A lesson for minimalists: it doesn’t mean keeping nothing at all

2012 Nov Norfolk and Lincs trip (9)
The first thing we do when we park up the ‘van is make a brew

‘It will wear in’, is a phrase Mr BOTRA and I often use in our house and in the campervan for anything from a pair of shoes that pinch to a new bed that just feels strange after the old one.  So when the oven door on our small Smev oven on our new Devon Tempest campervan was stiff to close, although we knew this wasn’t right, we thought it would improve over time.  But it didn’t wear in, instead it got stiffer and more difficult to close until [you guessed it] the door refused to close at all [while we were mid-way through cooking some garlic bread since you ask].

Of course, by this time we were outside the Devon Conversion’s twelve month warranty on their conversion so I sought help.  An internet search revealed that Smev is part of the Dometic group and I emailed them asking if they had any advice on how to loosen up the oven door.  They replied promptly  telling us that the warranty on their products is two-years [luckily for us the ‘van has not yet reached its second birthday] and sent a list of local service partners.  One of these was a mobile service engineer we had used before and I arranged an appointment for a few days later.

I thought the problem was as good as solved but our difficulties were not over.  Dometic, in their wisdom, put the model number required to order a replacement door on the side of the oven, meaning the appliance has to be removed to find this.  Working in a small campervan is challenging and even the experienced engineer couldn’t work out how to remove the oven.  A call to Devon Conversions provided some tips on where the necessary screws were tucked away but still neither the engineer nor I had thin and long enough arms to safely reach the required screws and he left us with the unyielding oven door.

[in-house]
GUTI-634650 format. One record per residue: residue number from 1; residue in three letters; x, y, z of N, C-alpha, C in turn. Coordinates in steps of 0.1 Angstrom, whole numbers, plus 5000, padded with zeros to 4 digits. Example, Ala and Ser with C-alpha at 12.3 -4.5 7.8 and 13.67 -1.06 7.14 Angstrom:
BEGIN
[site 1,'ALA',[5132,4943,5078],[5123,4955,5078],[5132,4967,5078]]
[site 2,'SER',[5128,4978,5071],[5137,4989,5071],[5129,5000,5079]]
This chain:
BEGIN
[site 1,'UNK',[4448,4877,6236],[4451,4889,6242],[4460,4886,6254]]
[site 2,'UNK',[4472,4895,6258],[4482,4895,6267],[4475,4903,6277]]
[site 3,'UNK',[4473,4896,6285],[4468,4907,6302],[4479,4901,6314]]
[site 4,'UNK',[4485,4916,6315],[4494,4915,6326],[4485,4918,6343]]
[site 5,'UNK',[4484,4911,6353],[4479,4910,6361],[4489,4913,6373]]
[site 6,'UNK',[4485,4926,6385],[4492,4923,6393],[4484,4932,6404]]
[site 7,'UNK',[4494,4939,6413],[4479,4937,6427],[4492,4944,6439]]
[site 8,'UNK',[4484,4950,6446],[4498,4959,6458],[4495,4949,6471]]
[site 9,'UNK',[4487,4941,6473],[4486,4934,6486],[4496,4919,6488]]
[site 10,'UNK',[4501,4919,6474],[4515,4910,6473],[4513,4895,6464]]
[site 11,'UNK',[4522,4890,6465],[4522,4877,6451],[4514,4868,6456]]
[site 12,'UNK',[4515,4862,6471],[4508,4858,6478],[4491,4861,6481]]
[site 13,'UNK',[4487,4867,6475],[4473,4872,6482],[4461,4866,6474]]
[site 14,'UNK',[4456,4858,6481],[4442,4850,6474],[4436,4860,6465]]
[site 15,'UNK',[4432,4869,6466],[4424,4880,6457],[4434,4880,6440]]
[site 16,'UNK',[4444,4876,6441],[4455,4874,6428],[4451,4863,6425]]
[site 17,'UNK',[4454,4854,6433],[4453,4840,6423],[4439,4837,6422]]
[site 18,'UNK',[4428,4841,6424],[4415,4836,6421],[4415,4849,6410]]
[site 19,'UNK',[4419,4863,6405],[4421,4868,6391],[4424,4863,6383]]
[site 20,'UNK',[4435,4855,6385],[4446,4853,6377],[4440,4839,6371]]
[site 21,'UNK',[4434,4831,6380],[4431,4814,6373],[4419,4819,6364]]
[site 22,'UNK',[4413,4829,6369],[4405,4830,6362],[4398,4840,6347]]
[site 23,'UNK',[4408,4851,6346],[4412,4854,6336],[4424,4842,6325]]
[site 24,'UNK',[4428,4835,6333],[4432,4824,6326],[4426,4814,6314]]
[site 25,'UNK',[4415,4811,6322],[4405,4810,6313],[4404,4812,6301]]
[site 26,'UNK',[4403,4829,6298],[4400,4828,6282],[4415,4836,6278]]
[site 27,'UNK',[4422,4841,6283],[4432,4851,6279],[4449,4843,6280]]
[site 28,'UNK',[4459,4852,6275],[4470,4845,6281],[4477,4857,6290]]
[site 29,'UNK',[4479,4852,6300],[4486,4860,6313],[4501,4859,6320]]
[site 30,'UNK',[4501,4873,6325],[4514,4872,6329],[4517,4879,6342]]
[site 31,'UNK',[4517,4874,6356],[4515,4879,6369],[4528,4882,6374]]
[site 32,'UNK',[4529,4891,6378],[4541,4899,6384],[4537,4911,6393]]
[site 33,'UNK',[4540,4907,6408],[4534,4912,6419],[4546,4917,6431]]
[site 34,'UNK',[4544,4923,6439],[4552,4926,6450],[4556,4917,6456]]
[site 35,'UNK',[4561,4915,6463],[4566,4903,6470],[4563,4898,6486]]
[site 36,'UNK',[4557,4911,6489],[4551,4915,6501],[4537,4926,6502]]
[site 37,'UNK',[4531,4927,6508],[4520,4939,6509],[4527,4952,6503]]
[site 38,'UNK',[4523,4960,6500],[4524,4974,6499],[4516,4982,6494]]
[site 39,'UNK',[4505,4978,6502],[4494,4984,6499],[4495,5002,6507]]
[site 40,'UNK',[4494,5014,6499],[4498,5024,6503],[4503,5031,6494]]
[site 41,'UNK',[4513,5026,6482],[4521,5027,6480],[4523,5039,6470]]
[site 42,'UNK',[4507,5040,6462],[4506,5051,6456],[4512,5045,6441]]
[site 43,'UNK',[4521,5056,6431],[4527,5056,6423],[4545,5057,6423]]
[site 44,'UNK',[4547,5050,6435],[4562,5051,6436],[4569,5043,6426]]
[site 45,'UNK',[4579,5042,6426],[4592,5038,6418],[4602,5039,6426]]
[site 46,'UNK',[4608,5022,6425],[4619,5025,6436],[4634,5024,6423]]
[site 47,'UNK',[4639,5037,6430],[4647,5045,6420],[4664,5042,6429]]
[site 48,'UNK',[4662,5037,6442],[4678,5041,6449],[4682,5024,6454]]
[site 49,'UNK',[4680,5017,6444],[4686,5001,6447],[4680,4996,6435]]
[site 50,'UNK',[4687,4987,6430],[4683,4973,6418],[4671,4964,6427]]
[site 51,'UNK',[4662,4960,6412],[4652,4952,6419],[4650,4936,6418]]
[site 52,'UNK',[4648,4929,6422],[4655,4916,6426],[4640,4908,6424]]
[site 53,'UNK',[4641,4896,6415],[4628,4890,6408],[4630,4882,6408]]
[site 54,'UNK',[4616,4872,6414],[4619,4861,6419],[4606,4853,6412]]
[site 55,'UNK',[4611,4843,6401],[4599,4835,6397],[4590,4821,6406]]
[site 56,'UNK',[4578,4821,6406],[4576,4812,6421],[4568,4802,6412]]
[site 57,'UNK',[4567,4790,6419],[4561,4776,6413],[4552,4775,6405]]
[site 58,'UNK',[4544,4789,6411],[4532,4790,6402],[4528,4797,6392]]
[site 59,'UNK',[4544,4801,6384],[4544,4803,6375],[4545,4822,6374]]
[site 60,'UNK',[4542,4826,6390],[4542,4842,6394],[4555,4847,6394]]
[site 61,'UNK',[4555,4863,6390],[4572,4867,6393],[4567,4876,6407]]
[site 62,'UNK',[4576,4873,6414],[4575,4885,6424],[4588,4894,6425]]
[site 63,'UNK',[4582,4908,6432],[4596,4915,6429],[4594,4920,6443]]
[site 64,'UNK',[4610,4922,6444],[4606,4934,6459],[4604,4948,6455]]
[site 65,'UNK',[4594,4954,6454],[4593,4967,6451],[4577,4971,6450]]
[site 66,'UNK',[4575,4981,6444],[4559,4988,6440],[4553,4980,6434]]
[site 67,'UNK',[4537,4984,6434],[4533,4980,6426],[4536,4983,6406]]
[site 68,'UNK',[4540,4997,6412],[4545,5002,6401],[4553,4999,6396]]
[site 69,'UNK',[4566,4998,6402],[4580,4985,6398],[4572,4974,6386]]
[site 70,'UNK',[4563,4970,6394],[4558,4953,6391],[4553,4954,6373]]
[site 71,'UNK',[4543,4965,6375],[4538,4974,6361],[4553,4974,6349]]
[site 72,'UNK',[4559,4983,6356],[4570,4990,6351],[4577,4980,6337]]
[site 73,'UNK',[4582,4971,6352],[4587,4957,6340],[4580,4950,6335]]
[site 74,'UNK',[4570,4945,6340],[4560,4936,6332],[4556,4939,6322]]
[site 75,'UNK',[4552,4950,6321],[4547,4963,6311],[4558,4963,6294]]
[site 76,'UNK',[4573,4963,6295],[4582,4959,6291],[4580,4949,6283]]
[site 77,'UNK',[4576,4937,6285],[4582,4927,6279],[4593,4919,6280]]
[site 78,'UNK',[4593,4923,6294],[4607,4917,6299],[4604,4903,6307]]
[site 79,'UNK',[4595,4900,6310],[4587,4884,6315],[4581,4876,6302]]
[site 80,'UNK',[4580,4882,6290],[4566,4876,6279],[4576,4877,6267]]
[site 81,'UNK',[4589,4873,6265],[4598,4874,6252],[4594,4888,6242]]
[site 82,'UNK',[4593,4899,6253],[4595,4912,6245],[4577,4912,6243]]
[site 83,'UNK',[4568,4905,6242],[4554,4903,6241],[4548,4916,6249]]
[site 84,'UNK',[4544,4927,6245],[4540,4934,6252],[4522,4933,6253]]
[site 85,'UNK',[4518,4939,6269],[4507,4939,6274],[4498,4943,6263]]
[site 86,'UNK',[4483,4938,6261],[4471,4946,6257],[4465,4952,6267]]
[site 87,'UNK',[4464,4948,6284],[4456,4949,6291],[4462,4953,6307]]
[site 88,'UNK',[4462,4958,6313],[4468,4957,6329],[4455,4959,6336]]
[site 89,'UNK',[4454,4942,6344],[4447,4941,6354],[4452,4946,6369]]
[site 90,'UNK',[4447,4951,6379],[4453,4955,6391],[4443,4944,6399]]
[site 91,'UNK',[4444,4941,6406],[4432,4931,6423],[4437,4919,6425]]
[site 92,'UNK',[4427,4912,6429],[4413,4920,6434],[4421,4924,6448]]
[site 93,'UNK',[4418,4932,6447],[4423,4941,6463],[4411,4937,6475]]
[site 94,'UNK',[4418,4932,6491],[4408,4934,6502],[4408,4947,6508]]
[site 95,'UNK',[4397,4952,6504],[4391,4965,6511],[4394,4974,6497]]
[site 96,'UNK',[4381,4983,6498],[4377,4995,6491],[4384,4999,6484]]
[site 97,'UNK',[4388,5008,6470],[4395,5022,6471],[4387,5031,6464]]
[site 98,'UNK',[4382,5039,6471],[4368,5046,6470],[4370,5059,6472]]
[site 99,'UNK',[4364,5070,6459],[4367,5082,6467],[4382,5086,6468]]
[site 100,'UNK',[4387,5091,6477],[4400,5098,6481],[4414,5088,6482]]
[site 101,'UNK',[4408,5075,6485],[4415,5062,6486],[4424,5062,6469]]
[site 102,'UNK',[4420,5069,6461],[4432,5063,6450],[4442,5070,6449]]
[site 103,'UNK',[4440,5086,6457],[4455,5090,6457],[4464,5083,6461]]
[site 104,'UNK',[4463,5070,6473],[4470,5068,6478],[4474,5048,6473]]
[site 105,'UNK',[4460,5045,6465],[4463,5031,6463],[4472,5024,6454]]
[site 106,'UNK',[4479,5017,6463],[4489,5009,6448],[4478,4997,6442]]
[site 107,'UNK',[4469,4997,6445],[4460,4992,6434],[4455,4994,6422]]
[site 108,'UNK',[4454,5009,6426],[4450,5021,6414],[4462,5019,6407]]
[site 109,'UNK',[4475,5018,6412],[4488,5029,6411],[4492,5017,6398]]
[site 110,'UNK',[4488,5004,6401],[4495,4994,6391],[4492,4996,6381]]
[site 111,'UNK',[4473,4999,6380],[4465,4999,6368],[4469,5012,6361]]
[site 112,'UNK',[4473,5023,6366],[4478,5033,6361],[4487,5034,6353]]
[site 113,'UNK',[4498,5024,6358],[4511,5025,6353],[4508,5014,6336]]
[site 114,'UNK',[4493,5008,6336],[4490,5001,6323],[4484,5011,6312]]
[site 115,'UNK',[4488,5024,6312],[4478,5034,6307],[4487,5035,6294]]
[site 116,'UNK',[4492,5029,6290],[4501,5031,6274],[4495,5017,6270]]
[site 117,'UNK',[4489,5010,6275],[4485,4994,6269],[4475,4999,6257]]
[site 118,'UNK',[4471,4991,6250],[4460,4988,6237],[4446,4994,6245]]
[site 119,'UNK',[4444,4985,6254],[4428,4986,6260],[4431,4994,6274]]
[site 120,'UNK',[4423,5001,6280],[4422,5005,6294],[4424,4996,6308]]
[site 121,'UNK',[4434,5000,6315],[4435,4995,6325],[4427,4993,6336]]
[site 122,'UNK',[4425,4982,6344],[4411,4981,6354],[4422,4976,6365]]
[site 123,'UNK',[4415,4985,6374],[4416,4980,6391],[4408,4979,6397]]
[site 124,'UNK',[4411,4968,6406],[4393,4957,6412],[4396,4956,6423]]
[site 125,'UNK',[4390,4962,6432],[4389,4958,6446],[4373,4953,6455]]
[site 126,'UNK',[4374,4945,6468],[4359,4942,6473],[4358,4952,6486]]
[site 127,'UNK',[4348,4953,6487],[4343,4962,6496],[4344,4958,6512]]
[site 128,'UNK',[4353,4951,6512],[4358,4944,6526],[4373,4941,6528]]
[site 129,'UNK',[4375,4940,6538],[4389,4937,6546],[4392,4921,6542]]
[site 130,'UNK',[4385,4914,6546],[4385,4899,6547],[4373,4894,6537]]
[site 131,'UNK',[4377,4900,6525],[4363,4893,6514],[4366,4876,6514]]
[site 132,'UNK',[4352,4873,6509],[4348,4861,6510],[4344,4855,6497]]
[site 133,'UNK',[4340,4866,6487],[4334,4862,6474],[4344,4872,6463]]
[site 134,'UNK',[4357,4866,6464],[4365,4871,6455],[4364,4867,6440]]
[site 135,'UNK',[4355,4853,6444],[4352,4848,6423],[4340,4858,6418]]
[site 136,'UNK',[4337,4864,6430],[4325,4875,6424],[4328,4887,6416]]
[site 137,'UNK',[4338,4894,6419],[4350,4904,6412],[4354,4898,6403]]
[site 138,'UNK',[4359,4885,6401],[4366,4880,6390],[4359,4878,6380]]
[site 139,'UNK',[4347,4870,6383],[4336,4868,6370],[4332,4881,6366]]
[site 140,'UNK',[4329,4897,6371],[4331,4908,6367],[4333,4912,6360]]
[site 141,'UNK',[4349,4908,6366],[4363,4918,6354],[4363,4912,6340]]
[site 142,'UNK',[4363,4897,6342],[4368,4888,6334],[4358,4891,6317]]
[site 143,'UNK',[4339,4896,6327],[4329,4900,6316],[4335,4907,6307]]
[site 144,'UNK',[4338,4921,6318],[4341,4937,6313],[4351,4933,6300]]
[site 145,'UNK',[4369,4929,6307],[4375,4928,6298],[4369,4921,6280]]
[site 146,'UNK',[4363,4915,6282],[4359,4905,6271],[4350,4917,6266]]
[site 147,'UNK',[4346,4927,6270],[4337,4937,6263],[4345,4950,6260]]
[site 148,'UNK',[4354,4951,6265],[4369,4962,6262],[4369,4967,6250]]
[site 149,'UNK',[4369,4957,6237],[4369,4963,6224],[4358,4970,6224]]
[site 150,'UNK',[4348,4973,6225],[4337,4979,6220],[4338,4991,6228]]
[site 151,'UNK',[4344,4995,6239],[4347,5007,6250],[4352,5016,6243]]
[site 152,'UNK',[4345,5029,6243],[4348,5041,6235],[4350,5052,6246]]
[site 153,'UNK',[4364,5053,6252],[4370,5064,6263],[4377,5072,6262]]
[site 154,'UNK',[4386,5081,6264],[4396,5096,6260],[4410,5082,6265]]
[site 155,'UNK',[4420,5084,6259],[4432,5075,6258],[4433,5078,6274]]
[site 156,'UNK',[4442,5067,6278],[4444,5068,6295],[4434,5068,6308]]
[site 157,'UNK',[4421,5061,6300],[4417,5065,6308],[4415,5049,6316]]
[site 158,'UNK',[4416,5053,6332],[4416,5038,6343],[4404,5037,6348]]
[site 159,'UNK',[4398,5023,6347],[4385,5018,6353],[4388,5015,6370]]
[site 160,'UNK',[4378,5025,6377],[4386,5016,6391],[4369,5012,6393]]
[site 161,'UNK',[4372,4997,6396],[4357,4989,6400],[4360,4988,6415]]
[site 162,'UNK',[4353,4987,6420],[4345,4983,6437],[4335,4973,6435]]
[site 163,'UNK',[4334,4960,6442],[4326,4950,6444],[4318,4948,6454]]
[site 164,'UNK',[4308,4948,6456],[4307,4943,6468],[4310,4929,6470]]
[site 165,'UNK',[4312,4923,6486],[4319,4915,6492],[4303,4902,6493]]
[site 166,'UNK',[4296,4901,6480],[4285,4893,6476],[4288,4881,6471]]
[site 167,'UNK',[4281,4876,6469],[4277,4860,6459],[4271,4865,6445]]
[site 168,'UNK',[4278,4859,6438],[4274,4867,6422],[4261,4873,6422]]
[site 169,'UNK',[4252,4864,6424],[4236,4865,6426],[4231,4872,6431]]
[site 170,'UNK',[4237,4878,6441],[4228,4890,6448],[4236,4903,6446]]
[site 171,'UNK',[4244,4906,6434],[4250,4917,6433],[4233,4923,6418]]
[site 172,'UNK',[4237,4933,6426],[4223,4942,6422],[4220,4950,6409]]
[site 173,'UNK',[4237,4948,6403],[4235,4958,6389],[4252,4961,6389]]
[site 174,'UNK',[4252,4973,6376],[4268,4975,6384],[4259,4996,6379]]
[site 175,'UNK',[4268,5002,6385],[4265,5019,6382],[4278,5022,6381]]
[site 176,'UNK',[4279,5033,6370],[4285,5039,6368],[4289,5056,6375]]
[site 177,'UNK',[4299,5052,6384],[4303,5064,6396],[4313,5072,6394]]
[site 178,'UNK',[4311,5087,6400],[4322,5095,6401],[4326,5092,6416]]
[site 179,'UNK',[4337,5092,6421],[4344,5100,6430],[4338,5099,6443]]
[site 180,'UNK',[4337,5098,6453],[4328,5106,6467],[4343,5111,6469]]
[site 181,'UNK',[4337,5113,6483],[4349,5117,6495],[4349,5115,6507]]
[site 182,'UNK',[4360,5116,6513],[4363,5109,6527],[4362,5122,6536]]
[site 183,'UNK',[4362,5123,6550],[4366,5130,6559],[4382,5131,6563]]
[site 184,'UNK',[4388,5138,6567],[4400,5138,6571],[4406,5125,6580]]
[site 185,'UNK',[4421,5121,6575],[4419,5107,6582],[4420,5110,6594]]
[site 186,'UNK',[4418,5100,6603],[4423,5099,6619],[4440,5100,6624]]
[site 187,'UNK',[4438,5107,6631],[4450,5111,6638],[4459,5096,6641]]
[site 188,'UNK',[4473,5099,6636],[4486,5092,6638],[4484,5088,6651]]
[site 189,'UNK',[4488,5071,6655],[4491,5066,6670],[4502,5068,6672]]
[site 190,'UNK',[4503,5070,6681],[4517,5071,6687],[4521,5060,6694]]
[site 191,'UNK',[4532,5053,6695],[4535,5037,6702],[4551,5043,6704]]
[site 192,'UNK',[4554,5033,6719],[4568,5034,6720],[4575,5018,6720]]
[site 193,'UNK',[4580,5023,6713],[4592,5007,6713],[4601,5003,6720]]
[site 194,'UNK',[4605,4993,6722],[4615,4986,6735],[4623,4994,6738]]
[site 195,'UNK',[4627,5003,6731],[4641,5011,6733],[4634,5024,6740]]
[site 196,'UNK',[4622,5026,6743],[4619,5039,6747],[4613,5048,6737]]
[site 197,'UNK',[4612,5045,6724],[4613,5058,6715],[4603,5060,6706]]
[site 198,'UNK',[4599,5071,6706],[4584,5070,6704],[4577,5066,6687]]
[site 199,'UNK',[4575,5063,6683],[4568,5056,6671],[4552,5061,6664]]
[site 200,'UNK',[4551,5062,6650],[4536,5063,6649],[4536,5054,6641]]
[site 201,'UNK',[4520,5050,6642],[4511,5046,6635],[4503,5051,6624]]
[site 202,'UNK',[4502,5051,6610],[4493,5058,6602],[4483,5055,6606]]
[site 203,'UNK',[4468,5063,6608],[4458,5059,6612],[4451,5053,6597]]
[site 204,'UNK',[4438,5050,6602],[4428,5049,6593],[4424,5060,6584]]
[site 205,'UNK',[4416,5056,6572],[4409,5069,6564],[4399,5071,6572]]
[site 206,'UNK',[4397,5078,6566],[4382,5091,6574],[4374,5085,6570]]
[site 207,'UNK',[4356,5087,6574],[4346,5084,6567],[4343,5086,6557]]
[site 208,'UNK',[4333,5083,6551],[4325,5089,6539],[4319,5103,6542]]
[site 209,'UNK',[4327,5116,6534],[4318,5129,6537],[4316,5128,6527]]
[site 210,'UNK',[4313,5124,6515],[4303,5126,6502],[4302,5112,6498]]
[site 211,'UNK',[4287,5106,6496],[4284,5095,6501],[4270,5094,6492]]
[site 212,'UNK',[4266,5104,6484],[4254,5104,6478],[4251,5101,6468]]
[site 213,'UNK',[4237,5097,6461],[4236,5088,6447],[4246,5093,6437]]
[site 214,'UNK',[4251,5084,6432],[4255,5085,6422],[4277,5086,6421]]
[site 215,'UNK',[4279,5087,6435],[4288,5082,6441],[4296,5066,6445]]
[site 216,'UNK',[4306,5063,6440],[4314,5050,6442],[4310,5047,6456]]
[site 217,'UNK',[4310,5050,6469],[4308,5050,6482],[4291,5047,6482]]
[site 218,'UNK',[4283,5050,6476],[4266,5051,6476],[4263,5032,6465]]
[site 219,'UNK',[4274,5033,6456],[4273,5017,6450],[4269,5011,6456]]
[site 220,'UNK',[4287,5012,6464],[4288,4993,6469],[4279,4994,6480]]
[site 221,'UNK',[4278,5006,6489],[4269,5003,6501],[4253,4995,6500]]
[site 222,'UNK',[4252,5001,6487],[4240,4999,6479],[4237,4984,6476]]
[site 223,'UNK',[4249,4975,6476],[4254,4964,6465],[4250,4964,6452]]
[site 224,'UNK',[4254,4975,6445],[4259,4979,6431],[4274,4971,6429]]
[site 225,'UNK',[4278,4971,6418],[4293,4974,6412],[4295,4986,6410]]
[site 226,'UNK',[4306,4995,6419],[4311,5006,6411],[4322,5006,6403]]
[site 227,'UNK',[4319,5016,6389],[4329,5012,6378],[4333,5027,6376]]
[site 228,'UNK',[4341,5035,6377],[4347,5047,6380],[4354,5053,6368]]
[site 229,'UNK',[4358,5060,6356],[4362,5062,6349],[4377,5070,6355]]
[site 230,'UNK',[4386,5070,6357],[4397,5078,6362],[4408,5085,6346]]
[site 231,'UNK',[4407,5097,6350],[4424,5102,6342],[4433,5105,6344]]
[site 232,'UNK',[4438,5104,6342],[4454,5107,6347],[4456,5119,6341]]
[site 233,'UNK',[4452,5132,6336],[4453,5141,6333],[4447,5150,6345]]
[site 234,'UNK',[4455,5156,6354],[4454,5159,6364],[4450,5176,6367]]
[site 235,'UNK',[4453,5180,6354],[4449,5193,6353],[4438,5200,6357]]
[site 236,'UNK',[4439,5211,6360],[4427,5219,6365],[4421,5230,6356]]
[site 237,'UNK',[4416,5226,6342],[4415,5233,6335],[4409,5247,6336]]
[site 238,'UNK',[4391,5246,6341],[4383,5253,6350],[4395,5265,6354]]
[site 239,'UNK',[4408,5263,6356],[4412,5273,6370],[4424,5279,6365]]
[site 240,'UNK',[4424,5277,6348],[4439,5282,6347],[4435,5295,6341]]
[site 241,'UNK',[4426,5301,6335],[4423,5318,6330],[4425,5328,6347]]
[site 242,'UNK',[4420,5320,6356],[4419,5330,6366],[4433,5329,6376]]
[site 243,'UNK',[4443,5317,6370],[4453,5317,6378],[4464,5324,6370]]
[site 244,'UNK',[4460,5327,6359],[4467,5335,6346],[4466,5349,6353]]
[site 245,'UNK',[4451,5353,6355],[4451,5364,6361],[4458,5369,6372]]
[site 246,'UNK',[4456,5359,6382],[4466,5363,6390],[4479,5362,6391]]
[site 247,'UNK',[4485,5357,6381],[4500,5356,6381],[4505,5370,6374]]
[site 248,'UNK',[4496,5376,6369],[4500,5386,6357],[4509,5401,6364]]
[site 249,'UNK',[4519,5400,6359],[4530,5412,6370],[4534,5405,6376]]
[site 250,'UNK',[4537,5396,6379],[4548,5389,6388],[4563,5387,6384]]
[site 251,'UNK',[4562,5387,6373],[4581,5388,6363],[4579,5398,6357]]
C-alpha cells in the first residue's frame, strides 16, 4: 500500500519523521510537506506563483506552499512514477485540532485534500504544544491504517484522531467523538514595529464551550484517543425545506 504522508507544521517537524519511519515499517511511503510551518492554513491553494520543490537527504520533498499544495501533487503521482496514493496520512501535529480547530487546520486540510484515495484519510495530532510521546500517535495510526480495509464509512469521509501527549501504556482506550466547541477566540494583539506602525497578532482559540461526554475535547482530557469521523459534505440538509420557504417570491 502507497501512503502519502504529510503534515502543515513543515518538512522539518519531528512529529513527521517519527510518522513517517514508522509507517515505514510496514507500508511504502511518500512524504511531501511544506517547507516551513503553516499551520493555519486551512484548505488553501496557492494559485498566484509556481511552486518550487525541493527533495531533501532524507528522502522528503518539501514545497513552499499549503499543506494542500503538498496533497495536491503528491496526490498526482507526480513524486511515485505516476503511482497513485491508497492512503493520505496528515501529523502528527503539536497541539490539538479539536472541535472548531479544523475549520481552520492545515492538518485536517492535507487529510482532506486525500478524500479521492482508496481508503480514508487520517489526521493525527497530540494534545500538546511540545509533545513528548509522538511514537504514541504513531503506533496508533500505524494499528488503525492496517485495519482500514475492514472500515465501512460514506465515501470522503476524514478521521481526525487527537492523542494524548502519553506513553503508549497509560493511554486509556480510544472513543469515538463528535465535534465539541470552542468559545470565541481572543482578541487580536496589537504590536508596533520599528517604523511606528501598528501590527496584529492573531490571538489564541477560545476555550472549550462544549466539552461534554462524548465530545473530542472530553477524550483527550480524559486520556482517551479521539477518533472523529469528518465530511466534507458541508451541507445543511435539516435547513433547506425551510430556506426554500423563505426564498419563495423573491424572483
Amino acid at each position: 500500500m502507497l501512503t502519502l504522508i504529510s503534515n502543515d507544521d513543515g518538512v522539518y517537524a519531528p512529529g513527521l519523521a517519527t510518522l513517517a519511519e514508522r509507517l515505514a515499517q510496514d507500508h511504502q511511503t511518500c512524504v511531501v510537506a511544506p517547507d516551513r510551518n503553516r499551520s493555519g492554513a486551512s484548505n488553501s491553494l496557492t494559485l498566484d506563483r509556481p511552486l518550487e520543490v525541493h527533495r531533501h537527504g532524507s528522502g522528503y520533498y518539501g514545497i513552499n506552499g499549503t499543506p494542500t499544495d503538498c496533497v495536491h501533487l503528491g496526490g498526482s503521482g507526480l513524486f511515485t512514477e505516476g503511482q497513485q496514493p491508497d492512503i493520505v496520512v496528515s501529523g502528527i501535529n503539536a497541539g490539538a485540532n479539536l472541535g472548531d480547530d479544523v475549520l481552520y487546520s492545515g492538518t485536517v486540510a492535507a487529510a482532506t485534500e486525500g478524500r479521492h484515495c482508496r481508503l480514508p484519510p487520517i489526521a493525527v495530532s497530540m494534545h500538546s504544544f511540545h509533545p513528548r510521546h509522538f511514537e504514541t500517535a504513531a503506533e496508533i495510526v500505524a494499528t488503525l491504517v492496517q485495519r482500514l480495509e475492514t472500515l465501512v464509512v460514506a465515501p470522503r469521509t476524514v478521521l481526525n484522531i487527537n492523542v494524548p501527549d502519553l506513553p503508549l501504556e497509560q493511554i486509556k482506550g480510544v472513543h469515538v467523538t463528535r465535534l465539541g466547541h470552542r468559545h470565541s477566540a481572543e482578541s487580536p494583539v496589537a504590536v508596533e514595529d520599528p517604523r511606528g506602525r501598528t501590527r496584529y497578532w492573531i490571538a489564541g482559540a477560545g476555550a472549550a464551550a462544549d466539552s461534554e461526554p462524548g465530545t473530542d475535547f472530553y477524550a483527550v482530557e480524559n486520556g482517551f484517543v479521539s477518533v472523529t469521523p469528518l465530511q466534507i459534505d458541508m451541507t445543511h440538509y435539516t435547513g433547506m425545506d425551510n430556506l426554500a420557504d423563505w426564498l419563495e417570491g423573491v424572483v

That evening, feeling disheartened I decided to check through the pile of stuff we received with the new ‘van and had ‘filed’ at the bottom of an ottoman we call the ‘Treasure Chest’.  I wasn’t really expecting to find anything useful but incredibly, there I found a small plastic bag with a screw in it and a label with the required model number for the oven.  I was amazed we had even kept this and I am grateful that Devon Conversions had passed it on to us.  I am also relieved that despite being minimalists with little spare storage in the flat we occasionally keep things ‘just in case’.

Once the engineer had the model number Dometic quickly provided a new oven door and the engineer fitted it, at no charge.  We now enjoy its smooth action every time we are camping.

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Author: memorialbenchstories

I am interested in the stories behind the people commemorated in memorial benches. I come across these benches in different places and they always make me wonder. Do get in touch if you have any stories.

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